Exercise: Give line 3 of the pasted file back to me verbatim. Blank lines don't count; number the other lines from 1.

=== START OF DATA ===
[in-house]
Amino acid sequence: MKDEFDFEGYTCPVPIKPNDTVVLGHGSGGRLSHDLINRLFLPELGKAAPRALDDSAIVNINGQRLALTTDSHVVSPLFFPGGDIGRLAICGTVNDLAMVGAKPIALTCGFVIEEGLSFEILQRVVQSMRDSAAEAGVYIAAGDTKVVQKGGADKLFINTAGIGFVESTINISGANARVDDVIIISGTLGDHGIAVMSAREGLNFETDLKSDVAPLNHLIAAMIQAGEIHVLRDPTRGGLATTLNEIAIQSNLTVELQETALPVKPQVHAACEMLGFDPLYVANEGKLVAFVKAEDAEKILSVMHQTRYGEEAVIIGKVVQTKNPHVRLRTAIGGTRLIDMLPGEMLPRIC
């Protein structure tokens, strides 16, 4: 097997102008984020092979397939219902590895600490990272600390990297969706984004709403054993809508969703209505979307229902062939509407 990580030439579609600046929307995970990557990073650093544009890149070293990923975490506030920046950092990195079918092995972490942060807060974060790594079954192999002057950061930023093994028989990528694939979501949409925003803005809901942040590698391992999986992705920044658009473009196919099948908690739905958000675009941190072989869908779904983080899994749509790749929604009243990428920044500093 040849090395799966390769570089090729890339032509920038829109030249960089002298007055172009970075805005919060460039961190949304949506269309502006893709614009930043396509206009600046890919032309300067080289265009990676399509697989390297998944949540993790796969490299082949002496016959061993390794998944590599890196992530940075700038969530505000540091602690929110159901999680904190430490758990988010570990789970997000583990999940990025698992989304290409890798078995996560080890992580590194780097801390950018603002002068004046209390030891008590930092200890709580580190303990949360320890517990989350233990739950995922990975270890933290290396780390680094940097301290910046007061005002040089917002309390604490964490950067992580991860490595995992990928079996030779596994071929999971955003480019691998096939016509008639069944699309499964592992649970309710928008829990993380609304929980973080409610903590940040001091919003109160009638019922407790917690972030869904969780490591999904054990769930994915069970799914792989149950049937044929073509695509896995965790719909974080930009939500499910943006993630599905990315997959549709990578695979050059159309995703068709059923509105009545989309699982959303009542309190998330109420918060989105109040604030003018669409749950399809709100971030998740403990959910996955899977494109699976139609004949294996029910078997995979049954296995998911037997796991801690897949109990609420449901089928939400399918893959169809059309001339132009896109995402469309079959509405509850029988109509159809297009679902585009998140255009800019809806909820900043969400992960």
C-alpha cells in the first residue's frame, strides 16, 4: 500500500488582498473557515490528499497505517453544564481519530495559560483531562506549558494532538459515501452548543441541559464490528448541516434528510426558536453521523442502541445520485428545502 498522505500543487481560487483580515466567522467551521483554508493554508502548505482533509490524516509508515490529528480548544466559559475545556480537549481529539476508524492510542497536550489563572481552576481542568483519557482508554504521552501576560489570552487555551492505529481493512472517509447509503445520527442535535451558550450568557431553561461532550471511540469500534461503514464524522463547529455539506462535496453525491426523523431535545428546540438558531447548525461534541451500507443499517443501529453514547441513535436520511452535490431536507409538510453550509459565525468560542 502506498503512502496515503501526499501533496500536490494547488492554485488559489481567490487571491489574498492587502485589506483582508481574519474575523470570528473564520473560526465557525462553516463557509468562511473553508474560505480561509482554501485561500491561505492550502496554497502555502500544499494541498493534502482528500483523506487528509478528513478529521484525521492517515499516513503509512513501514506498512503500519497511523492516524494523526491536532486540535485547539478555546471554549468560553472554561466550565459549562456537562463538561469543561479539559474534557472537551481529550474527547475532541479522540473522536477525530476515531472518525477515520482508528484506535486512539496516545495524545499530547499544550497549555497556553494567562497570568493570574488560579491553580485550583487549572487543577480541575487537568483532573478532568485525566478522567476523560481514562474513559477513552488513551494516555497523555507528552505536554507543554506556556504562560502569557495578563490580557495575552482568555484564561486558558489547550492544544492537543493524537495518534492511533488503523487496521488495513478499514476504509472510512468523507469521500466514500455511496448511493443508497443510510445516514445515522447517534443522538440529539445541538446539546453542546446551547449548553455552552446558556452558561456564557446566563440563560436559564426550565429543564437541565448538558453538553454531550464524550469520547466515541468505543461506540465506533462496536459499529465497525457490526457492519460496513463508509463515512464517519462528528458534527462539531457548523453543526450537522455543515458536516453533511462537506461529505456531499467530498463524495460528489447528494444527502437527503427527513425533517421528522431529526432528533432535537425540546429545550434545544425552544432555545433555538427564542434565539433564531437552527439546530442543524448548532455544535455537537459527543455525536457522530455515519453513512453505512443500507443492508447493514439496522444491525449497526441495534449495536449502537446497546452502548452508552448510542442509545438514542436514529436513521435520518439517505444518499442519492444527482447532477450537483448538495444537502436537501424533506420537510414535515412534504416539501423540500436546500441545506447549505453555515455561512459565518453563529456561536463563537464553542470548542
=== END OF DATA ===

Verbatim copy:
């Protein structure tokens, strides 16, 4: 097997102008984020092979397939219902590895600490990272600390990297969706984004709403054993809508969703209505979307229902062939509407 990580030439579609600046929307995970990557990073650093544009890149070293990923975490506030920046950092990195079918092995972490942060807060974060790594079954192999002057950061930023093994028989990528694939979501949409925003803005809901942040590698391992999986992705920044658009473009196919099948908690739905958000675009941190072989869908779904983080899994749509790749929604009243990428920044500093 040849090395799966390769570089090729890339032509920038829109030249960089002298007055172009970075805005919060460039961190949304949506269309502006893709614009930043396509206009600046890919032309300067080289265009990676399509697989390297998944949540993790796969490299082949002496016959061993390794998944590599890196992530940075700038969530505000540091602690929110159901999680904190430490758990988010570990789970997000583990999940990025698992989304290409890798078995996560080890992580590194780097801390950018603002002068004046209390030891008590930092200890709580580190303990949360320890517990989350233990739950995922990975270890933290290396780390680094940097301290910046007061005002040089917002309390604490964490950067992580991860490595995992990928079996030779596994071929999971955003480019691998096939016509008639069944699309499964592992649970309710928008829990993380609304929980973080409610903590940040001091919003109160009638019922407790917690972030869904969780490591999904054990769930994915069970799914792989149950049937044929073509695509896995965790719909974080930009939500499910943006993630599905990315997959549709990578695979050059159309995703068709059923509105009545989309699982959303009542309190998330109420918060989105109040604030003018669409749950399809709100971030998740403990959910996955899977494109699976139609004949294996029910078997995979049954296995998911037997796991801690897949109990609420449901089928939400399918893959169809059309001339132009896109995402469309079959509405509850029988109509159809297009679902585009998140255009800019809806909820900043969400992960």